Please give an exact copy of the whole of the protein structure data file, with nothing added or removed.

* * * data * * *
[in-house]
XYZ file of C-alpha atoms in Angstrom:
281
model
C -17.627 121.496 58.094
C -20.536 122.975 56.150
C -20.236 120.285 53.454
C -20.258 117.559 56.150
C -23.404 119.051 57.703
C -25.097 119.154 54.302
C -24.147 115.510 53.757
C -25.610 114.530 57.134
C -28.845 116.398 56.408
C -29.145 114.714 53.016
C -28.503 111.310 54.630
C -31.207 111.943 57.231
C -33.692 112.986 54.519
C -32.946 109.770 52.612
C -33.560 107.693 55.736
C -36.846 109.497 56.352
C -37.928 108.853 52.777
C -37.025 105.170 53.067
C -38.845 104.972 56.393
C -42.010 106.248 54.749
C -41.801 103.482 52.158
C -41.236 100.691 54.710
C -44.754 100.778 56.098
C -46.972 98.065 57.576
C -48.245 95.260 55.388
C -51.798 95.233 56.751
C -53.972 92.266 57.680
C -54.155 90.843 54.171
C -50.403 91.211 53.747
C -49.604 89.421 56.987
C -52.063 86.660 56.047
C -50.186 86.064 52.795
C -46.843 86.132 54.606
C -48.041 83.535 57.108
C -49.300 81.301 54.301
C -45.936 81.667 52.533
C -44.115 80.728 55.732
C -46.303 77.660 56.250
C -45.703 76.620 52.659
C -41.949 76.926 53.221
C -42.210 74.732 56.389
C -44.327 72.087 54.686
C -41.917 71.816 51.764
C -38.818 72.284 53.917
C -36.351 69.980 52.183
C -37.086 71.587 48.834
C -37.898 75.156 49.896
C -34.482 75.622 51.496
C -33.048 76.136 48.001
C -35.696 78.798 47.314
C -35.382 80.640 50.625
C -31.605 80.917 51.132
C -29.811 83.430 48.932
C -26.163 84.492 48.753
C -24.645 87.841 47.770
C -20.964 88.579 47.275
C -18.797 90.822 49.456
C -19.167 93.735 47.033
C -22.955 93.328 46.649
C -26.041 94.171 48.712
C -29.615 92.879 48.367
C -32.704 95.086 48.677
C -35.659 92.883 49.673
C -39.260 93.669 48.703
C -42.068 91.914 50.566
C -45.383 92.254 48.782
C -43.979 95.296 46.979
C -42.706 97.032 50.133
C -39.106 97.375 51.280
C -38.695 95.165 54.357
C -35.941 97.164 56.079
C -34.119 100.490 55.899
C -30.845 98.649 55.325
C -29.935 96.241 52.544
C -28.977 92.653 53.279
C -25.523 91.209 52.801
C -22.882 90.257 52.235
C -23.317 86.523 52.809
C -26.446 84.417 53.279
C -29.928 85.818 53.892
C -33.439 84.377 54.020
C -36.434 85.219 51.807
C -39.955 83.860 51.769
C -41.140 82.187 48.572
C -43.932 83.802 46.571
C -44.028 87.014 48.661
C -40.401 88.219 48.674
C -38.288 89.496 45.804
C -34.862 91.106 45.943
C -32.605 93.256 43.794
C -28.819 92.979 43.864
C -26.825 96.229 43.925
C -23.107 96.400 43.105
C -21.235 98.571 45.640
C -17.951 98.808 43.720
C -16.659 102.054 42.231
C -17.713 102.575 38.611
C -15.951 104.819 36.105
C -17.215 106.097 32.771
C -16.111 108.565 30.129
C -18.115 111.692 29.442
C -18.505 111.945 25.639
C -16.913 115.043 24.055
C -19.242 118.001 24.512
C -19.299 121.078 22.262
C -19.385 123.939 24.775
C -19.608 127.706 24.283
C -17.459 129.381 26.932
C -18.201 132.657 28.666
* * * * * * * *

[in-house]
XYZ file of C-alpha atoms in Angstrom:
281
model
C -17.627 121.496 58.094
C -20.536 122.975 56.150
C -20.236 120.285 53.454
C -20.258 117.559 56.150
C -23.404 119.051 57.703
C -25.097 119.154 54.302
C -24.147 115.510 53.757
C -25.610 114.530 57.134
C -28.845 116.398 56.408
C -29.145 114.714 53.016
C -28.503 111.310 54.630
C -31.207 111.943 57.231
C -33.692 112.986 54.519
C -32.946 109.770 52.612
C -33.560 107.693 55.736
C -36.846 109.497 56.352
C -37.928 108.853 52.777
C -37.025 105.170 53.067
C -38.845 104.972 56.393
C -42.010 106.248 54.749
C -41.801 103.482 52.158
C -41.236 100.691 54.710
C -44.754 100.778 56.098
C -46.972 98.065 57.576
C -48.245 95.260 55.388
C -51.798 95.233 56.751
C -53.972 92.266 57.680
C -54.155 90.843 54.171
C -50.403 91.211 53.747
C -49.604 89.421 56.987
C -52.063 86.660 56.047
C -50.186 86.064 52.795
C -46.843 86.132 54.606
C -48.041 83.535 57.108
C -49.300 81.301 54.301
C -45.936 81.667 52.533
C -44.115 80.728 55.732
C -46.303 77.660 56.250
C -45.703 76.620 52.659
C -41.949 76.926 53.221
C -42.210 74.732 56.389
C -44.327 72.087 54.686
C -41.917 71.816 51.764
C -38.818 72.284 53.917
C -36.351 69.980 52.183
C -37.086 71.587 48.834
C -37.898 75.156 49.896
C -34.482 75.622 51.496
C -33.048 76.136 48.001
C -35.696 78.798 47.314
C -35.382 80.640 50.625
C -31.605 80.917 51.132
C -29.811 83.430 48.932
C -26.163 84.492 48.753
C -24.645 87.841 47.770
C -20.964 88.579 47.275
C -18.797 90.822 49.456
C -19.167 93.735 47.033
C -22.955 93.328 46.649
C -26.041 94.171 48.712
C -29.615 92.879 48.367
C -32.704 95.086 48.677
C -35.659 92.883 49.673
C -39.260 93.669 48.703
C -42.068 91.914 50.566
C -45.383 92.254 48.782
C -43.979 95.296 46.979
C -42.706 97.032 50.133
C -39.106 97.375 51.280
C -38.695 95.165 54.357
C -35.941 97.164 56.079
C -34.119 100.490 55.899
C -30.845 98.649 55.325
C -29.935 96.241 52.544
C -28.977 92.653 53.279
C -25.523 91.209 52.801
C -22.882 90.257 52.235
C -23.317 86.523 52.809
C -26.446 84.417 53.279
C -29.928 85.818 53.892
C -33.439 84.377 54.020
C -36.434 85.219 51.807
C -39.955 83.860 51.769
C -41.140 82.187 48.572
C -43.932 83.802 46.571
C -44.028 87.014 48.661
C -40.401 88.219 48.674
C -38.288 89.496 45.804
C -34.862 91.106 45.943
C -32.605 93.256 43.794
C -28.819 92.979 43.864
C -26.825 96.229 43.925
C -23.107 96.400 43.105
C -21.235 98.571 45.640
C -17.951 98.808 43.720
C -16.659 102.054 42.231
C -17.713 102.575 38.611
C -15.951 104.819 36.105
C -17.215 106.097 32.771
C -16.111 108.565 30.129
C -18.115 111.692 29.442
C -18.505 111.945 25.639
C -16.913 115.043 24.055
C -19.242 118.001 24.512
C -19.299 121.078 22.262
C -19.385 123.939 24.775
C -19.608 127.706 24.283
C -17.459 129.381 26.932
C -18.201 132.657 28.666